Referendum rules under review

AMS policy will decide role of student representatives in vetting opt-out fees

A new AMS referendum policy is in the works, which could make gaining opt-out fees more difficult for student clubs.

The policy, which will be drafted over the next month, will decide whether AMS Assembly should scrutinize opt-out fees before approving them to be voted on by the student body.

The policy will be presented at the first Assembly meeting in January.

Although AMS Assembly currently votes to approve student fees for referendums, they aren’t charged with vetting fees.

Historically, that responsibility has been left to the office of the Vice-President (Operations).

“The question is should the AMS have zero involvement, or some involvement, and if so, what kind of involvement?” Nicola Plummer, vice-president (operations), said.

She said the policy is a response to “confusion” over the role of assembly during this year’s fall referendum and in last year’s referendums.

So far, Plummer, Comm ’13, noted, AMS Assembly has acted as a “rubber stamp” for opt-out fees.

“They’re just doing our job on top of us doing our job, which to me doesn’t make sense. Either Assembly has nothing to do with it, or Assembly plays some other kind of role,” she said.

When student clubs apply for fees, she said, her office, along with the Commission of Internal Affairs determines their eligibility, and then Assembly votes to approve club fees for the referendum ballot.

“What we’re attempting to do is clarify that step,” she said. “Are they looking at eligibility? Are they looking at merit? Are they looking at whether the fee should even exist for a club like that?”

An example of an issue that could merit an extra layer of vetting, according to Plummer, is a group which donates their entire fund to a charity.

“[As vice-president] I may see no problem with that, and I put it on the student ballot,” she said.

The student body may feel differently, Plummer said, but the average Queen’s student rarely has time to look through club budgets.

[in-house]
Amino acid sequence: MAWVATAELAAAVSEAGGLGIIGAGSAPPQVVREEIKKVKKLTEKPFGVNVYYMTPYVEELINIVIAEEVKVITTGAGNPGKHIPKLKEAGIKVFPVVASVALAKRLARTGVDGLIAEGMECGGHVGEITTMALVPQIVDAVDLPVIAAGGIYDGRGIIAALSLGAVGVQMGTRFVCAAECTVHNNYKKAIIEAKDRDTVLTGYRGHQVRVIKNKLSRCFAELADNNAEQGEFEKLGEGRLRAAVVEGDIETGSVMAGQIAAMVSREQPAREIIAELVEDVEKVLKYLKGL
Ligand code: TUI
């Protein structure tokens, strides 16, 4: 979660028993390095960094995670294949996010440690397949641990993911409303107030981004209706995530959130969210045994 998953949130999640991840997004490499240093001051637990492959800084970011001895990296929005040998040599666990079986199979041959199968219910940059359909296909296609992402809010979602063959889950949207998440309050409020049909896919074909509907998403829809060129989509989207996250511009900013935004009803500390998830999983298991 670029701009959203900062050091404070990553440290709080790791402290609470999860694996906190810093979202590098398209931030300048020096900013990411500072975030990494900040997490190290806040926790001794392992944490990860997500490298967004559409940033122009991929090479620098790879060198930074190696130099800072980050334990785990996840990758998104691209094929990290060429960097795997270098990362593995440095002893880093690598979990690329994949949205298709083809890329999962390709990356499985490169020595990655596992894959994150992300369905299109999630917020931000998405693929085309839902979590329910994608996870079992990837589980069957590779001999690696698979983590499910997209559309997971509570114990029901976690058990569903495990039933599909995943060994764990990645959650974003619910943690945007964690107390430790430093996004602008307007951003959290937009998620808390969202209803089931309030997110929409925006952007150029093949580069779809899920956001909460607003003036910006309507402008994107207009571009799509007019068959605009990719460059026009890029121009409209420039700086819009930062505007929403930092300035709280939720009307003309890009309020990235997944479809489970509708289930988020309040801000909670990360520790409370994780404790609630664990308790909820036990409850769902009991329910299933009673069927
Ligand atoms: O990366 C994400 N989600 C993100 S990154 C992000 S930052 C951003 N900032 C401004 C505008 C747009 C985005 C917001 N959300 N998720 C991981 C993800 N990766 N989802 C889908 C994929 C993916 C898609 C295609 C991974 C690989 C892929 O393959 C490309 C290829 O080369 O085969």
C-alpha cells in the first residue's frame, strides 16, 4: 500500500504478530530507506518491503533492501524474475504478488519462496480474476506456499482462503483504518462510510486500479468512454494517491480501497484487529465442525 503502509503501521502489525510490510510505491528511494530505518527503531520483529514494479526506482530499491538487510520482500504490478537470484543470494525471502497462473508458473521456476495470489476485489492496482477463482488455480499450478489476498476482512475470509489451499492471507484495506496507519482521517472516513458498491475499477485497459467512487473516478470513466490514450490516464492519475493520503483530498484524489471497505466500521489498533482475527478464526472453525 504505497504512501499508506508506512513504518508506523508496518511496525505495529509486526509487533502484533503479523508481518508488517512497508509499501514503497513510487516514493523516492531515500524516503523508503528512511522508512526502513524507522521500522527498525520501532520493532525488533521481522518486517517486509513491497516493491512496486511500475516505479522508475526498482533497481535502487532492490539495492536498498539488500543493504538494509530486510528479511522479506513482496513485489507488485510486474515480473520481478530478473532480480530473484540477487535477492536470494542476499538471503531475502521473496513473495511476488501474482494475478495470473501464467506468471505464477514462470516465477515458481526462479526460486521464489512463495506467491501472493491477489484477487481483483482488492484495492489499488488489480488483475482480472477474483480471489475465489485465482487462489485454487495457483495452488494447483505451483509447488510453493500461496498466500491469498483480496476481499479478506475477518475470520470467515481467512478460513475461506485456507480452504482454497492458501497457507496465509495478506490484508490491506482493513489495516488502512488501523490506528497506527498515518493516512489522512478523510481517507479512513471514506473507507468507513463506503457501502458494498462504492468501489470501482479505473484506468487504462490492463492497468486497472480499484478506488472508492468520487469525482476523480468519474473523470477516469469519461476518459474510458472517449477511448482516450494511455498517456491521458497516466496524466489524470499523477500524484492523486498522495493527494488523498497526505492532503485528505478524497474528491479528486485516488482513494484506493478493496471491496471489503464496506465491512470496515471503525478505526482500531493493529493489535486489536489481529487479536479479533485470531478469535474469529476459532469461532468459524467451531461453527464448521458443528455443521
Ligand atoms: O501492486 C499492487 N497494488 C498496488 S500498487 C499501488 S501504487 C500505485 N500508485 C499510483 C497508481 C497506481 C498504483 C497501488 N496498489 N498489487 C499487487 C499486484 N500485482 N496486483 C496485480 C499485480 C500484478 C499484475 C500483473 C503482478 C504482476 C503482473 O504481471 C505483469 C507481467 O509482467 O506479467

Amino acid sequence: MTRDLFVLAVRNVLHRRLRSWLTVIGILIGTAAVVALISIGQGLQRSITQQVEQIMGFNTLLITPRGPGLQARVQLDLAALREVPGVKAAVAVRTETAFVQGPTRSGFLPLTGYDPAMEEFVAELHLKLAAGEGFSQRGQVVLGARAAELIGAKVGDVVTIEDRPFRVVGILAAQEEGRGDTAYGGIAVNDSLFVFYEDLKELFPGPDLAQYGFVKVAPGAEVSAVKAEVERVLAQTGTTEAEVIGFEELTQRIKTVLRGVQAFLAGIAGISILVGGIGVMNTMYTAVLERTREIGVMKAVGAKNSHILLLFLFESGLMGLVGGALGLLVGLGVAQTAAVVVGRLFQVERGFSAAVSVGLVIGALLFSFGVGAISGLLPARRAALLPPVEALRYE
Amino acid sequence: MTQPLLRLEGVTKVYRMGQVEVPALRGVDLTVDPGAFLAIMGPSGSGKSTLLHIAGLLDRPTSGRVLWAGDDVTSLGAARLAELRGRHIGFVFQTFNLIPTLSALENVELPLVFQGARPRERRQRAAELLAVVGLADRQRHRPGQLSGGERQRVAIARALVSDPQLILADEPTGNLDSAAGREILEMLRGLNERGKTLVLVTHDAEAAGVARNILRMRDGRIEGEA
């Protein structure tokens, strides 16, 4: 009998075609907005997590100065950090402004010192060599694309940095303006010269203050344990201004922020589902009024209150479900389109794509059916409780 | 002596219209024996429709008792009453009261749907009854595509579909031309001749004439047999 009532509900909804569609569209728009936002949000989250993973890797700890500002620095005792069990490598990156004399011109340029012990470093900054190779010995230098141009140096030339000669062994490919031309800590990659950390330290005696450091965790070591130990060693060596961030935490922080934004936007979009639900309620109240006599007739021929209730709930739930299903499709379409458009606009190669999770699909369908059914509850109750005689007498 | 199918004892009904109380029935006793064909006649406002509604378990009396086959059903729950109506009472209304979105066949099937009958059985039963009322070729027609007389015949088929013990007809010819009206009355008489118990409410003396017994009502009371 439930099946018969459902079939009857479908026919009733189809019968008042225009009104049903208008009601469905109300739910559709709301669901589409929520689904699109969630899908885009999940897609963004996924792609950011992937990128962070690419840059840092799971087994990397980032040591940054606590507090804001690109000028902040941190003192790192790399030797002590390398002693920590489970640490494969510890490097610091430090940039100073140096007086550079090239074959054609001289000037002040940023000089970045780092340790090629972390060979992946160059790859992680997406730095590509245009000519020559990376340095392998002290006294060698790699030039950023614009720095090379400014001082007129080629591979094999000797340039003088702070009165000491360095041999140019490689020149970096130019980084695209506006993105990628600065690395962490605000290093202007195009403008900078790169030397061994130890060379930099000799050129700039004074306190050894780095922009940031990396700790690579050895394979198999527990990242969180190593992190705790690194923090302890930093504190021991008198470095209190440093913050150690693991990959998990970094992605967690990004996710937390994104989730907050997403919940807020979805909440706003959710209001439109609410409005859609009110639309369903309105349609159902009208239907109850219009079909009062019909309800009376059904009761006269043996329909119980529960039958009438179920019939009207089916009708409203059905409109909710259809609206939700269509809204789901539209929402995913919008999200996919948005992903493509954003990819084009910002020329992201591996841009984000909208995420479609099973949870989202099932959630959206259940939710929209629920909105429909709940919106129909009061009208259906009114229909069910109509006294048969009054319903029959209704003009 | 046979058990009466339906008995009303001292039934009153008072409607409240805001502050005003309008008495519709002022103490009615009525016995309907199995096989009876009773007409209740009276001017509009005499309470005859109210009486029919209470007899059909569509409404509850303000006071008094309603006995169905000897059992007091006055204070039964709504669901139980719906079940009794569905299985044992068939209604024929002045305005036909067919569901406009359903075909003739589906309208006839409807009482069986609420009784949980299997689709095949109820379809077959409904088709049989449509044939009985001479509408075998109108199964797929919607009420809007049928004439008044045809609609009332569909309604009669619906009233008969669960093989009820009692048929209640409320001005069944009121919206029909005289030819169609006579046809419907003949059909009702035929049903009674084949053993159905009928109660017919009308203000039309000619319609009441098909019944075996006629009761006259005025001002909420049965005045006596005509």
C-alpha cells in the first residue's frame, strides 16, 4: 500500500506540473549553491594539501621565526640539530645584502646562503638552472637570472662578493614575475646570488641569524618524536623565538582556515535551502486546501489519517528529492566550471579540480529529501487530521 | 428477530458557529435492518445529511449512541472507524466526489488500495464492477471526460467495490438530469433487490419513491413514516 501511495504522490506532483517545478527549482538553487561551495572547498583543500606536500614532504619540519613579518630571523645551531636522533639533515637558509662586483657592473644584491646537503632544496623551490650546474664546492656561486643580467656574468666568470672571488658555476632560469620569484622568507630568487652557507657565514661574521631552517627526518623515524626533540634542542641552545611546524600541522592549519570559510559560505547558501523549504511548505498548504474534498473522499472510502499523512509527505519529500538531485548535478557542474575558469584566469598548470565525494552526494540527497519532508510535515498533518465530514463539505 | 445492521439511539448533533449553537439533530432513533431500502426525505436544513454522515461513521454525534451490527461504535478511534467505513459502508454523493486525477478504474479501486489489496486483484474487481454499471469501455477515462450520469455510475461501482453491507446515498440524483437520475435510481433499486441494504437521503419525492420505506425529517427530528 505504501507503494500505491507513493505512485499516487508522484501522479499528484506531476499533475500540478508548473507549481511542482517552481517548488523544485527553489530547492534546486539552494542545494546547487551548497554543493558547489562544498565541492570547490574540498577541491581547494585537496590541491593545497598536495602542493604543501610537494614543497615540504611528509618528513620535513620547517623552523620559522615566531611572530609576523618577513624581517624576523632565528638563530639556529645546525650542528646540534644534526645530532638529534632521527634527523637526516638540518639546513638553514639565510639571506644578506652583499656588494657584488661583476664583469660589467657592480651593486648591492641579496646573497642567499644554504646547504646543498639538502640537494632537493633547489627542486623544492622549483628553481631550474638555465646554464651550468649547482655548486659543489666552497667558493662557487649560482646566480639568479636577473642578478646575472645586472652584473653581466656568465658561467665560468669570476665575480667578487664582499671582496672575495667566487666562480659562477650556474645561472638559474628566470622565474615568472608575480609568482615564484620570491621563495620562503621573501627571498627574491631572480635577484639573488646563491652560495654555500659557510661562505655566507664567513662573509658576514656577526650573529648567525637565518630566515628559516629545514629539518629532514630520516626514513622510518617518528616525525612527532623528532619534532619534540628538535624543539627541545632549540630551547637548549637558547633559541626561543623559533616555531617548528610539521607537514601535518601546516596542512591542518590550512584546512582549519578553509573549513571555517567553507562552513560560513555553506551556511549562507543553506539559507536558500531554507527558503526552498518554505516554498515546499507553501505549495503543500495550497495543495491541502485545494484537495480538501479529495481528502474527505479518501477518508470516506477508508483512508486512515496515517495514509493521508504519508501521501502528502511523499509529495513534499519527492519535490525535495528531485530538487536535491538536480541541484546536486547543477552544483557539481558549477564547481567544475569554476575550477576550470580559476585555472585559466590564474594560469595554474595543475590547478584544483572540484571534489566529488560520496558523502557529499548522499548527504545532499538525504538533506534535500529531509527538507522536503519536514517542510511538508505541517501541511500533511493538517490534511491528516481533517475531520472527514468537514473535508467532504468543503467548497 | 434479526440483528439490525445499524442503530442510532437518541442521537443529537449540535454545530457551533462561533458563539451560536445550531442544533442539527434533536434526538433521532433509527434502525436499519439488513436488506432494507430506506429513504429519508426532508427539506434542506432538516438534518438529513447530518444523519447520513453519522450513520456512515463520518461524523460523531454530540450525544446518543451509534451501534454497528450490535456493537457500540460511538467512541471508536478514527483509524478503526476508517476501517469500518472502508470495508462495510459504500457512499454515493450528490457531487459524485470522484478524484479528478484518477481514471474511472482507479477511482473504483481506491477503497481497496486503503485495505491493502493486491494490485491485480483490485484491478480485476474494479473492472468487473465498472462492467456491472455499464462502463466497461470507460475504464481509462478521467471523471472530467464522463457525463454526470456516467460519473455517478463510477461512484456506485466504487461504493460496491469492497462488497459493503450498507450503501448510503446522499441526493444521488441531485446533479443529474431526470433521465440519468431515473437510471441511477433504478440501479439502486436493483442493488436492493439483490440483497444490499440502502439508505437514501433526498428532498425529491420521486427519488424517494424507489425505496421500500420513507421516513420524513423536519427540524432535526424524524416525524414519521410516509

If Assembly is vetting fees, student representatives can take students’ opinions into account and vote accordingly, she said.

“Then again, students should be allowed to vote,” Plummer added. “It’s like the argument between direct democracy and representational democracy. What’s a better form of democracy?”

She stated that the AMS has no official position, and they’re waiting for feedback from student leaders.

Rya Marrelli, a co-editor of Ultraviolet Magazine, said fee vetting would put the AMS in a difficult position. Ultraviolet Magazine was on the ballot for this fall’s referendum, but failed to receive funding.

“Who are they to say what’s worthy and what’s not? Every club is doing something for at least one student at Queen’s and that makes it worthy for them,” Marrelli, ArtSci ’15, said.

Instead, she said, the AMS should educate more students, especially first-years, about opt-out fees so students don’t pay fees accidentally. Henry Barron, director of Queen’s Genetically Engineered Machine (QGEM) team, said putting responsibility on students requires a culture shift.

Queen’s Synthetic Biology club, an outreach branch of QGEM, received a student fee in the fall referendum.

Currently, he said, clubs rely on student laziness to receive funding, because students don’t tend to look up individual fees when they opt out.

“It’s more I’m going to opt out of all these fees … or you don’t know about opt-out fees and you don’t opt out and that’s how clubs get funding,” Barron said.

It’s good to have a screening process, he said, to prevent clubs from using funds poorly. “I don’t know if first of all the students will be looking at the budgets of clubs, and they probably won’t be looking up the clubs, unless they’re really interested,” Barron said.

“I know I didn’t.”

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